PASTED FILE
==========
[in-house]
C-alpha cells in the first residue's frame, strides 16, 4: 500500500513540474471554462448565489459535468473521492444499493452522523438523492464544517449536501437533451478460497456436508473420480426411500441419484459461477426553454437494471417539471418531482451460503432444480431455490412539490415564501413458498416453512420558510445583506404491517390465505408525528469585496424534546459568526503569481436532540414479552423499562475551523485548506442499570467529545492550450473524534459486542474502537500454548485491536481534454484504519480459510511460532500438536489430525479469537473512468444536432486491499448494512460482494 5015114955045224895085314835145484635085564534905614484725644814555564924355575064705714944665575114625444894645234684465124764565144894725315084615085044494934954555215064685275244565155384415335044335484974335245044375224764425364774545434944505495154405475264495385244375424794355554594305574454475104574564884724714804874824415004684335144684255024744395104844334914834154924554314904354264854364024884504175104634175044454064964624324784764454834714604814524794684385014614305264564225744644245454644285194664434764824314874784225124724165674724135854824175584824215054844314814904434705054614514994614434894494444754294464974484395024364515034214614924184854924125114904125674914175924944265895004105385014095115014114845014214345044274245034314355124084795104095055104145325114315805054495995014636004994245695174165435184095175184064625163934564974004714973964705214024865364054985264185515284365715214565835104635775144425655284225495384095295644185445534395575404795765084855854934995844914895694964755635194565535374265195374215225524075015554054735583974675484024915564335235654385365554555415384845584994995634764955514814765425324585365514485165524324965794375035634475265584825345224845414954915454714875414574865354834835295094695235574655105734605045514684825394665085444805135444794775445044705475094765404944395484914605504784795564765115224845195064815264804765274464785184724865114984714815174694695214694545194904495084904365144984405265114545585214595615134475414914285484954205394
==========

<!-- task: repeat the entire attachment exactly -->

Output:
[in-house]
C-alpha cells in the first residue's frame, strides 16, 4: 500500500513540474471554462448565489459535468473521492444499493452522523438523492464544517449536501437533451478460497456436508473420480426411500441419484459461477426553454437494471417539471418531482451460503432444480431455490412539490415564501413458498416453512420558510445583506404491517390465505408525528469585496424534546459568526503569481436532540414479552423499562475551523485548506442499570467529545492550450473524534459486542474502537500454548485491536481534454484504519480459510511460532500438536489430525479469537473512468444536432486491499448494512460482494 5015114955045224895085314835145484635085564534905614484725644814555564924355575064705714944665575114625444894645234684465124764565144894725315084615085044494934954555215064685275244565155384415335044335484974335245044375224764425364774545434944505495154405475264495385244375424794355554594305574454475104574564884724714804874824415004684335144684255024744395104844334914834154924554314904354264854364024884504175104634175044454064964624324784764454834714604814524794684385014614305264564225744644245454644285194664434764824314874784225124724165674724135854824175584824215054844314814904434705054614514994614434894494444754294464974484395024364515034214614924184854924125114904125674914175924944265895004105385014095115014114845014214345044274245034314355124084795104095055104145325114315805054495995014636004994245695174165435184095175184064625163934564974004714973964705214024865364054985264185515284365715214565835104635775144425655284225495384095295644185445534395575404795765084855854934995844914895694964755635194565535374265195374215225524075015554054735583974675484024915564335235654385365554555415384845584994995634764955514814765425324585365514485165524324965794375035634475265584825345224845414954915454714875414574865354834835295094695235574655105734605045514684825394665085444805135444794775445044705475094765404944395484914605504784795564765115224845195064815264804765274464785184724865114984714815174694695214694545194904495084904365144984405265114545585214595615134475414914285484954205394